The Pentagon Does Not Approve of S.H.I.E.L.D. or The Avengers
Posted 05.10.12 by BrentJS
Despite the fact that Nick Fury (Samuel L. Jackson), Phil Coulson (Clark Gregg), Maria Hill (Cobie Smulders) and countless other all-too-human agents of S.H.I.E.L.D.(Strategic Homeland Intervention, Enforcement and Logistics Division) risked their lives to help Captain America (Chris Evans), Iron Man (Robert Downey, Jr.) and the rest of the costumed superheroes stop Loki (Tom Hiddleston) and his otherworldly army in The Avengers, the real-life U.S. Defense Department has a problem with the fictional counterterrorism and intelligence agency.
Apparently, it's okay for a civilian to put on a homemade suit of armor and fly overseas to fight terrorists on their home turf — the Defense Department assisted Marvel Studios during the making of Iron Man — but a spy agency that operates on (and above) U.S. soil that doesn't answer to Washington is a big no-no. Phil Strub, the Defense Department's liaison to Hollywood, recently explained to Wired that the "unreality" of S.H.I.E.L.D. in The Avengers prompted the Pentagon to halt its cooperation with Marvel.
We couldn’t reconcile the unreality of this international organization and our place in it. To whom did S.H.I.E.L.D. answer? Did we work for S.H.I.E.L.D.? We hit that roadblock and decided we couldn’t do anything [with The Avengers].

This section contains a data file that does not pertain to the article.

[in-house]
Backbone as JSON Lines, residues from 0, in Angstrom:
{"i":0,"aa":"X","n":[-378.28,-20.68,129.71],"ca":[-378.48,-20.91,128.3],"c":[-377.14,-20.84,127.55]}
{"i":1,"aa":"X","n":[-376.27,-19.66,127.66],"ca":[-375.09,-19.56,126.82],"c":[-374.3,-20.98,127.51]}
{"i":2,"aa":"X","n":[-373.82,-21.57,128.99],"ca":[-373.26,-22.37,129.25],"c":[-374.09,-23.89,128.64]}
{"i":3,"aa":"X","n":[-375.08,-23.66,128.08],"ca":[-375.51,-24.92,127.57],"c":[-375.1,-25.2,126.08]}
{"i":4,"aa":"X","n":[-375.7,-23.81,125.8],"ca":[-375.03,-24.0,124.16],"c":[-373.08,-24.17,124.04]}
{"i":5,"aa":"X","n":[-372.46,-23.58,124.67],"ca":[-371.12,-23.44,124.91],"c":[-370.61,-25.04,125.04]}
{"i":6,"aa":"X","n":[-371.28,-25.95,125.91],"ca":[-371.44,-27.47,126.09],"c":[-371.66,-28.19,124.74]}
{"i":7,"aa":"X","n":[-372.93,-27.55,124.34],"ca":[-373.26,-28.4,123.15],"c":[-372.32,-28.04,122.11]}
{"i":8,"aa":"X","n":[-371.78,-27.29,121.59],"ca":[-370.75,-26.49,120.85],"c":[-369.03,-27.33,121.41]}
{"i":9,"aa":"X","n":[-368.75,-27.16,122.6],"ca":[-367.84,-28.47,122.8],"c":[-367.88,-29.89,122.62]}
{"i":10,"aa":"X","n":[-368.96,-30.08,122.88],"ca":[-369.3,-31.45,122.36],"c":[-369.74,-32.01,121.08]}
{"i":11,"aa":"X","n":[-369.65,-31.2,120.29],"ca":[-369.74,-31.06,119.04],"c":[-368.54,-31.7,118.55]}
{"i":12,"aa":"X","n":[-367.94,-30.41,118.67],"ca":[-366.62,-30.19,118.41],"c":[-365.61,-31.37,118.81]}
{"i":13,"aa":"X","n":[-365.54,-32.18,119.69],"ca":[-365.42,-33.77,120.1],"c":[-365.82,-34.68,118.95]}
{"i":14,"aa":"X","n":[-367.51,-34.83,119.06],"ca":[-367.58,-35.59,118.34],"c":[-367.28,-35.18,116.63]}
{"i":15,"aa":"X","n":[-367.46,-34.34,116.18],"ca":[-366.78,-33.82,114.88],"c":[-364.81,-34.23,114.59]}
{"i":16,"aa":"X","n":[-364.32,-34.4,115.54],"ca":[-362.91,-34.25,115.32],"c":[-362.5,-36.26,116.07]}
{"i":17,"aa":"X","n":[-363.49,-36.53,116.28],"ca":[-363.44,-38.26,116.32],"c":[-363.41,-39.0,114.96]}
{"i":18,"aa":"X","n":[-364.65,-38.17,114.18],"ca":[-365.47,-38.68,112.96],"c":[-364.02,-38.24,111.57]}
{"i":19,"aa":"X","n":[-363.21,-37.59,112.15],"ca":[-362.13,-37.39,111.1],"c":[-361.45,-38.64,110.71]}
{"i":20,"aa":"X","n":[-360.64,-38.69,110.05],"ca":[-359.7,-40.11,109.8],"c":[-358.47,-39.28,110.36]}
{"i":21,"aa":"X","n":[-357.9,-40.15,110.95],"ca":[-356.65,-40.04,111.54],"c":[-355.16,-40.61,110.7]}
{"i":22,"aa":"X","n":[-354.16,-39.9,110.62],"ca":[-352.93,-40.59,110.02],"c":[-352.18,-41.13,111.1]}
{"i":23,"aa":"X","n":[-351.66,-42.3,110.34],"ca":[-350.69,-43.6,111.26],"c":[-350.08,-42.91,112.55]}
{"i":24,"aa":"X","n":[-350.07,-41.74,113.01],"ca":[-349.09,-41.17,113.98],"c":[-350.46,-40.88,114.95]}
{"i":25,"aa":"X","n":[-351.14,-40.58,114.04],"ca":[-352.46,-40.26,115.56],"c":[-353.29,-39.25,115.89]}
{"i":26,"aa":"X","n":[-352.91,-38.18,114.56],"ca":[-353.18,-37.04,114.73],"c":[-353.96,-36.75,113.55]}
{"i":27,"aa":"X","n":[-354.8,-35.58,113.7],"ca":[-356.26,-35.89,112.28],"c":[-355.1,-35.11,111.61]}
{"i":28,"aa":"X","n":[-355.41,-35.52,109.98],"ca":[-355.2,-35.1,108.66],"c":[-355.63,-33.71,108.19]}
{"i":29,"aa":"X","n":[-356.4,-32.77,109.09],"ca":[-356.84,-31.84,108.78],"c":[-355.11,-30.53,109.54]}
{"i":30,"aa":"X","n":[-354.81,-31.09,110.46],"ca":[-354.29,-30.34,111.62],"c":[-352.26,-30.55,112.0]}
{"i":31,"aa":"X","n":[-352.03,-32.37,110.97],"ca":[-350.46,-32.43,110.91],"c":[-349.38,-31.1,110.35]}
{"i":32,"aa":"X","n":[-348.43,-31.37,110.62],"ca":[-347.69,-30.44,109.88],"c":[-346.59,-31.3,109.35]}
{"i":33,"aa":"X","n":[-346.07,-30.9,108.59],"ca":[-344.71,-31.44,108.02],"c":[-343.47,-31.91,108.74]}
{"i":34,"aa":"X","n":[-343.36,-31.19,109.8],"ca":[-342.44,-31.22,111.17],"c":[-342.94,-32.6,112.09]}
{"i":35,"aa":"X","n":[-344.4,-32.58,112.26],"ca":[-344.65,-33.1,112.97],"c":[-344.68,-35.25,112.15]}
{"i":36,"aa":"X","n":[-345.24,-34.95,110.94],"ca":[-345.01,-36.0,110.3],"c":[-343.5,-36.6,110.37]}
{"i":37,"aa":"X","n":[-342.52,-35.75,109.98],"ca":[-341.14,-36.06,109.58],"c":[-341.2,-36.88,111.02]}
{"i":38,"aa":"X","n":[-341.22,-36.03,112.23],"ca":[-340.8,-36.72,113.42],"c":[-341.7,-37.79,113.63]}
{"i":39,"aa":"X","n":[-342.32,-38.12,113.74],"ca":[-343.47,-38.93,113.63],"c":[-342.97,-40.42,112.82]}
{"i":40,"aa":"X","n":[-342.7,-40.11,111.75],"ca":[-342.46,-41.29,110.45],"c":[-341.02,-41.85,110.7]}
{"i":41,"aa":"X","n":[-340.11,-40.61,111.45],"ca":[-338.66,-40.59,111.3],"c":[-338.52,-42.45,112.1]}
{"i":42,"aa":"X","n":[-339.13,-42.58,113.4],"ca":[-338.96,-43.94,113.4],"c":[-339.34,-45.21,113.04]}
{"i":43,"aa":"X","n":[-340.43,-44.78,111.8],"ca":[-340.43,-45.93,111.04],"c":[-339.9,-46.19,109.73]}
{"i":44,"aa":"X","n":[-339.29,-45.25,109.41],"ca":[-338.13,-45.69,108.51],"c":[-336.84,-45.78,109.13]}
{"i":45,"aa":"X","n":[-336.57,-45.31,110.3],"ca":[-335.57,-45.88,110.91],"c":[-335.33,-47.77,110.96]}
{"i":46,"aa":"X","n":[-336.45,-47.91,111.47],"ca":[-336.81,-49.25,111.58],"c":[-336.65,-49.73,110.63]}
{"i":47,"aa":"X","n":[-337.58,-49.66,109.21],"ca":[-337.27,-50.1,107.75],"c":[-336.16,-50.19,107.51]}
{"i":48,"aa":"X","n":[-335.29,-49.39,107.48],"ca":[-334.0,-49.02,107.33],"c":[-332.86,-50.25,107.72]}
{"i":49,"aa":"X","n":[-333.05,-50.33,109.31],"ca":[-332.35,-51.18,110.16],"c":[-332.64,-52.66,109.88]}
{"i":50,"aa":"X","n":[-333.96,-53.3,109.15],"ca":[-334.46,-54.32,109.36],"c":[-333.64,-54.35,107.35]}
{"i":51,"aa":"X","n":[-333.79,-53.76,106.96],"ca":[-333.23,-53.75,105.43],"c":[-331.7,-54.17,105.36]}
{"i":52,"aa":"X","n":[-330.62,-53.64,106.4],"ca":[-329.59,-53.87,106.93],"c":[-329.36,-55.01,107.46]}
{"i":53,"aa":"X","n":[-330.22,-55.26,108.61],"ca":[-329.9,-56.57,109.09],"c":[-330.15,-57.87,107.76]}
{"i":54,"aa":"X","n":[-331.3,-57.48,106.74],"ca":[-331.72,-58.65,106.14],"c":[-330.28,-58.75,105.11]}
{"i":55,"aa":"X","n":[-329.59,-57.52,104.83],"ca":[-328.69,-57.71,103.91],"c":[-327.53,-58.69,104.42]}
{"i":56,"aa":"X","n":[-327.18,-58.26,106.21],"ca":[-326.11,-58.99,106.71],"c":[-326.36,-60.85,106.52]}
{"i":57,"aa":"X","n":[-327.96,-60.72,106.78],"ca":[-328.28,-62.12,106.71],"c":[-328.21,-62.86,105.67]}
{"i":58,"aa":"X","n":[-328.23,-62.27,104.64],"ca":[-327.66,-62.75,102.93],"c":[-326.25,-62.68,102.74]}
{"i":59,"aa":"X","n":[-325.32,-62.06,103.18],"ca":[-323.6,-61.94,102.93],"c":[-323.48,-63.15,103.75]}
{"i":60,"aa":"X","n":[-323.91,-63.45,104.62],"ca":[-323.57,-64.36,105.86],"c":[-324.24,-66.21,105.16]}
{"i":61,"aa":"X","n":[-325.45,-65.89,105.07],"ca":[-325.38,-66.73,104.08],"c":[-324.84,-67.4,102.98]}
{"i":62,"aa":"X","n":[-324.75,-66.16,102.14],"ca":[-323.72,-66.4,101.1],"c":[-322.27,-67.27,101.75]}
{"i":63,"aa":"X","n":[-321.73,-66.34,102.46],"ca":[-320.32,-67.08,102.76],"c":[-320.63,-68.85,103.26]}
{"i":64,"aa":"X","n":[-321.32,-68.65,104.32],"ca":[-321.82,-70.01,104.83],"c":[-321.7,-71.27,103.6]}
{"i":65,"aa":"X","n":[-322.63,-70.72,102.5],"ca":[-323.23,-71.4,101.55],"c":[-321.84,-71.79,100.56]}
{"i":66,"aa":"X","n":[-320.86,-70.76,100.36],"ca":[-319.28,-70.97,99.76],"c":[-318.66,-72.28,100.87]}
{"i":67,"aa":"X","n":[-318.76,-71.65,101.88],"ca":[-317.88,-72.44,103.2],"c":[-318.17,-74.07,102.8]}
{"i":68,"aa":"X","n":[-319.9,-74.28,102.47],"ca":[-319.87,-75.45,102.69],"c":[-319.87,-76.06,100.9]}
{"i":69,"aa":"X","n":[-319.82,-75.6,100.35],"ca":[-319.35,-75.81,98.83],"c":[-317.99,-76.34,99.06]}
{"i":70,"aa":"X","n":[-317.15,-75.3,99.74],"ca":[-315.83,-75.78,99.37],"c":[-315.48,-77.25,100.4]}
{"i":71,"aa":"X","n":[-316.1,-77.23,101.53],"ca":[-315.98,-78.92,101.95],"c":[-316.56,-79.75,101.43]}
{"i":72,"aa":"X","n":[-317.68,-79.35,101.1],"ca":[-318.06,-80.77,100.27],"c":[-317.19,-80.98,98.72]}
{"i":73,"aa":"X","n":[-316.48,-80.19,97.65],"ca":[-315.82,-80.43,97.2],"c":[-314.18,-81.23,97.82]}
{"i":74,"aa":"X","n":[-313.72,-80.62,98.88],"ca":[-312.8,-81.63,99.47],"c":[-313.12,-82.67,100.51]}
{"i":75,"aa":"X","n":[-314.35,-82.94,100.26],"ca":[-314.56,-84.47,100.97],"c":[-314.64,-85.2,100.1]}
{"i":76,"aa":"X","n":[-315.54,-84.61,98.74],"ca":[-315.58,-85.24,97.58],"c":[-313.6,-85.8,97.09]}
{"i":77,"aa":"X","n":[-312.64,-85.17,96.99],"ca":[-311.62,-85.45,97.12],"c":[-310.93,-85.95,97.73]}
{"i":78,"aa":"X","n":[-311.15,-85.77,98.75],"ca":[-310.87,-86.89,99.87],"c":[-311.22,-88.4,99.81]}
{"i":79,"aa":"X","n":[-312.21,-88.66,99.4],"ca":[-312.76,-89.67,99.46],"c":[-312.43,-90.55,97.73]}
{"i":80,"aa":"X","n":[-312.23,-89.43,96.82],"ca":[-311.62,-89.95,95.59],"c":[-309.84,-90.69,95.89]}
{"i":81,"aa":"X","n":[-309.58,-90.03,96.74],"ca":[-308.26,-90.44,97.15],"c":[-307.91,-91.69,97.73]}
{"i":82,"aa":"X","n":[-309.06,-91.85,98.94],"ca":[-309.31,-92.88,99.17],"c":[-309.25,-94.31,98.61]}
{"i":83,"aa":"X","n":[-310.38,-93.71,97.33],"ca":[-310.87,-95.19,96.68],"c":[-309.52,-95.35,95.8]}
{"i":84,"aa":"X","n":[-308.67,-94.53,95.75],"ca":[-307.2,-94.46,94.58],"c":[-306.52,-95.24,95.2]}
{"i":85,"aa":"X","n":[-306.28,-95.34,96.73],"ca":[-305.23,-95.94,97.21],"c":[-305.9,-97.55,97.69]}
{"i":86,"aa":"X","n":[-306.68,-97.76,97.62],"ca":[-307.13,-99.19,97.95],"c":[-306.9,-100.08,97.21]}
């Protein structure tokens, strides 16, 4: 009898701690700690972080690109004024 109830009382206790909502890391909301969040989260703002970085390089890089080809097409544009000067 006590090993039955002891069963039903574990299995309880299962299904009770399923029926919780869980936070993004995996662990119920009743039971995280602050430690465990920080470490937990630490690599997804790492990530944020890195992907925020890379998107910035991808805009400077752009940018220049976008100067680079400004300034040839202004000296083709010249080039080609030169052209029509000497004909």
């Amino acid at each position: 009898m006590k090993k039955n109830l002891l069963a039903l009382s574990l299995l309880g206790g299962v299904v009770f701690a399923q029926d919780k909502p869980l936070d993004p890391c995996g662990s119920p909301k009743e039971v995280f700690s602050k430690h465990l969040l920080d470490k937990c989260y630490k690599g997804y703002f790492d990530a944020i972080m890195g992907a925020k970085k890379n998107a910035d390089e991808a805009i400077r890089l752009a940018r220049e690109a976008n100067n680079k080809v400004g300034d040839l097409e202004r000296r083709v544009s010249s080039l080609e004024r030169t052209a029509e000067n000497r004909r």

It may seem somewhat ridiculous that the Pentagon would take issue with the "unreality" of S.H.I.E.L.D. instead of, oh, a Norse god with a magical hammer (Chris Hemsworth), a gamma-powered gargantuan (Mark Ruffalo) or alien invaders, but Wired's Spencer Ackerman succinctly put the "vexing" problem of S.H.I.E.L.D.'s authority into perspective.
If it’s an American governmental agency, what kind of constitutional authority does it exercise over the military? If it’s an international body, as the movie text suggests and Strub determined, are U.S. military personnel and equipment on loan to it through some kind of United Nations Security Council resolution? The questions may seem picayune, but they’re precisely the stuff that can cause an image-conscious military to yank its cooperation from a movie.
It's unfortunate that the Pentagon took this stance, but the movie didn't really suffer for it. As evidenced by the B-roll footage of the making of The Avengers that was recently released by Marvel, much of the action was shot against green and blue screens, with aliens, vehicles, and entire city blocks inserted digitally in post-production.
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The Avengers was written and directed by Joss Whedon (Buffy the Vampire Slayer, Firefly, Dollhouse). The cast includes Jeremy Renner as Hawkeye, Scarlett Johansson as the Black Widow, Stellan Skarsgård as Erik Selvig, and Gwyneth Paltrow as Pepper Potts.
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